Letter – Follow the money

Published 5:13 pm Tuesday, September 19, 2023

Editor, The Smithfield Times:

This past February, The Smithfield Times published an article pointing out Isle of Wight County School Board member Jason Maresh received a $750 in-kind donation last year from a Virginia-based, conservative PAC focused on public education reform. The donation (properly disclosed during the campaign) set up Mr. Maresh’s campaign website, including a feature that makes it easier to report online campaign contributions accurately.

Hopefully, the Times will provide similar scrutiny to some of our candidates in this year’s election. One example would be the District 2 candidate for School Board, Timothy Mallory, receiving $2,500 from Leonard Bennett, a Newport News attorney. This single donation alone is more money than any Isle of Wight School Board candidate has raised in total in a whole campaign. Mr. Bennett’s interest in the IW School Board isn’t clear. Still, one could see how his history of providing over $1.6 million to Democratic Party candidates could appear as “injecting politics into our schools.” Also, Mr. Mallory uses “ActBlue,” a Democratic Party/progressive platform that helps candidates raise funds online and report it accurately. Sounds a lot like Mr. Maresh’s much-maligned in-kind donation.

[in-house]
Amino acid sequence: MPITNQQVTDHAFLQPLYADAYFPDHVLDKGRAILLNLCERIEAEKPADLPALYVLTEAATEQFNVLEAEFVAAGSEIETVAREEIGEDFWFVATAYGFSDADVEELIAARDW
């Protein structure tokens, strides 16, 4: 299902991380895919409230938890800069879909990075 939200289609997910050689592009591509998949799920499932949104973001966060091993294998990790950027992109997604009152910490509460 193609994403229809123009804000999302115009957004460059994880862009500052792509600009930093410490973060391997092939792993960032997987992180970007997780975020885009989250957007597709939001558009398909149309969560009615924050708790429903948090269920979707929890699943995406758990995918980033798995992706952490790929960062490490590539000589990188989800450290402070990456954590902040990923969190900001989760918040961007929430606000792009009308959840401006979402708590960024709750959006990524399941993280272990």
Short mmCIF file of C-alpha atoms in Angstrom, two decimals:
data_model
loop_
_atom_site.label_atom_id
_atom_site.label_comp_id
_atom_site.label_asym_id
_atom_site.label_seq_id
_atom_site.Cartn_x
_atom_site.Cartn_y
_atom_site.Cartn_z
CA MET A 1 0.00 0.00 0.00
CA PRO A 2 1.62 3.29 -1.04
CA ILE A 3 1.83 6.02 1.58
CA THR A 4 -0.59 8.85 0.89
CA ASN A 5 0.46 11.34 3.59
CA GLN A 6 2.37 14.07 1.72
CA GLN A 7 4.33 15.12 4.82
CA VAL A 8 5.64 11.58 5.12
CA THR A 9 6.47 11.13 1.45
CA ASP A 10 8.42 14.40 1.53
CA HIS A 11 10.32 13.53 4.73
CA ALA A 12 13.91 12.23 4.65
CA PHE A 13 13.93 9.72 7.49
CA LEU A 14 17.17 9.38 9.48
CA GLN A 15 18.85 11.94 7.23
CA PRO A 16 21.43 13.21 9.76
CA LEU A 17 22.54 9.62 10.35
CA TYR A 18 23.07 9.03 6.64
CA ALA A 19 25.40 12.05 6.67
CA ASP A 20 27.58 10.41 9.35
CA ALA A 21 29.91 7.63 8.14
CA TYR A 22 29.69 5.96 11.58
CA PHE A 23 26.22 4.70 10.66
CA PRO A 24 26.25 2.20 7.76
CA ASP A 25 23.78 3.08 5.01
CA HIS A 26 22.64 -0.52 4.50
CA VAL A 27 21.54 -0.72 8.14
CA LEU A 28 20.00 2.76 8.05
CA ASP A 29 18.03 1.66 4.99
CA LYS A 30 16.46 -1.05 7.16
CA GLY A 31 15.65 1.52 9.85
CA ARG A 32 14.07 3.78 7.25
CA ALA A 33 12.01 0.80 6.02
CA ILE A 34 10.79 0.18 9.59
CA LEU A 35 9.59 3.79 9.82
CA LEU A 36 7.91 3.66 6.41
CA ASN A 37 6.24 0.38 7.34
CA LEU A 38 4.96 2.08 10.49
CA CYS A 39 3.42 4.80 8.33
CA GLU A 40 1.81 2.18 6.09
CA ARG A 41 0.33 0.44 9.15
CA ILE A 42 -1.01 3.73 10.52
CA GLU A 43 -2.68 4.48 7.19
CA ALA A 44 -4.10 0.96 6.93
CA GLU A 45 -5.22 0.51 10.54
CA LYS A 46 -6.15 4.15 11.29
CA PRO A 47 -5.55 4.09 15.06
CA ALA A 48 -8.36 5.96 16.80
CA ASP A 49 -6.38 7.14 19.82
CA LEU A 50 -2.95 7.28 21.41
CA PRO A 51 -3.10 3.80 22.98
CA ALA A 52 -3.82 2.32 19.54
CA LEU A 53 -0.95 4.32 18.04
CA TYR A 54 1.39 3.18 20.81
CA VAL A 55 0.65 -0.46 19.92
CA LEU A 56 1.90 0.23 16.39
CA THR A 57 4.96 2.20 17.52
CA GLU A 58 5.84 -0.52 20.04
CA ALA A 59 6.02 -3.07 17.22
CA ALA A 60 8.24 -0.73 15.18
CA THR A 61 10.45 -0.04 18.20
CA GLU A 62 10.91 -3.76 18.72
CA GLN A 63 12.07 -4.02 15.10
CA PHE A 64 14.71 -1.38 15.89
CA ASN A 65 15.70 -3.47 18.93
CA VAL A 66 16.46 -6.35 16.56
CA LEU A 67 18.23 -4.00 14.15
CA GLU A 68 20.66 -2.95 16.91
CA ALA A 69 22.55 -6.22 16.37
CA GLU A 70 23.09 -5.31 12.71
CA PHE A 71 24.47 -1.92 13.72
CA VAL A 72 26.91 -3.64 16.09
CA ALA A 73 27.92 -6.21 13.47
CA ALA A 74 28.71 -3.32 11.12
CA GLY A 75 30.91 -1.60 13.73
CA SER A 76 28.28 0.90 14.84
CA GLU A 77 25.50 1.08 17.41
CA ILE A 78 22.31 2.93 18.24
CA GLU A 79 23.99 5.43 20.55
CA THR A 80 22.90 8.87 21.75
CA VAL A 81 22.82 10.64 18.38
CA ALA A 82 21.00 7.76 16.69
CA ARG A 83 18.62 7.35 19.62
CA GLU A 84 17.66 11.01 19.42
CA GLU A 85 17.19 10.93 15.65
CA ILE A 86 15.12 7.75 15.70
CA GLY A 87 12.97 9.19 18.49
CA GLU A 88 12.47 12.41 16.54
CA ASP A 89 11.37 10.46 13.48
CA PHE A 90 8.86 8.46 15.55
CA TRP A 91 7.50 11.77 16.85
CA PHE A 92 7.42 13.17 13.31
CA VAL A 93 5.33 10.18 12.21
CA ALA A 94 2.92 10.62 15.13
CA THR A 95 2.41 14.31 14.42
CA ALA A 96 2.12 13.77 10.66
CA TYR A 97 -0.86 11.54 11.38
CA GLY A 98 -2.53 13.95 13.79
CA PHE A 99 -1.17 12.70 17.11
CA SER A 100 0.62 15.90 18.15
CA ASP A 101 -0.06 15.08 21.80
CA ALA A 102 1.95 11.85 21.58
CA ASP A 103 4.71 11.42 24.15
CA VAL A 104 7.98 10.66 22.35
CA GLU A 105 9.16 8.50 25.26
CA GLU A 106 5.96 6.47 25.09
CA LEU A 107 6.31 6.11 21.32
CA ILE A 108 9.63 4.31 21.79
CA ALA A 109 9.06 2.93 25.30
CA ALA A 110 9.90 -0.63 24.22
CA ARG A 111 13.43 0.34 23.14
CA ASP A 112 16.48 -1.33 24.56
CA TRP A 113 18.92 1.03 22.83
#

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A second example is Laequinla Hunter, who is running against Mr. Maresh for the District 4 School Board seat. Her campaign has received $1,171 of in-kind contributions from her nonprofit, Community Harvest, for “printing and mailing 2,759 mailers.” I don’t know why Mrs. Hunter’s nonprofit would intertwine itself with her political campaign, as it would appear to violate the IRS Code forbidding 501(c)(3) organizations from favoring one candidate over another.

Lastly, 84th District House of Delegates candidate (and new Suffolk resident) Nadarius Clark reported 67 individual donors during the most recent reporting period. Of those, 49% listed “Not Employed” as their occupation, only 16% possibly live in the district, and 37% do not even live in Virginia. 

There will always be a mix between money and politics. This includes school boards, as anyone who went to the Isle of Wight County Fair this past weekend saw at the political party booths. I encourage everyone to use resources like www.vpap.org to educate themselves on where this money comes from.


Lewis Edmonds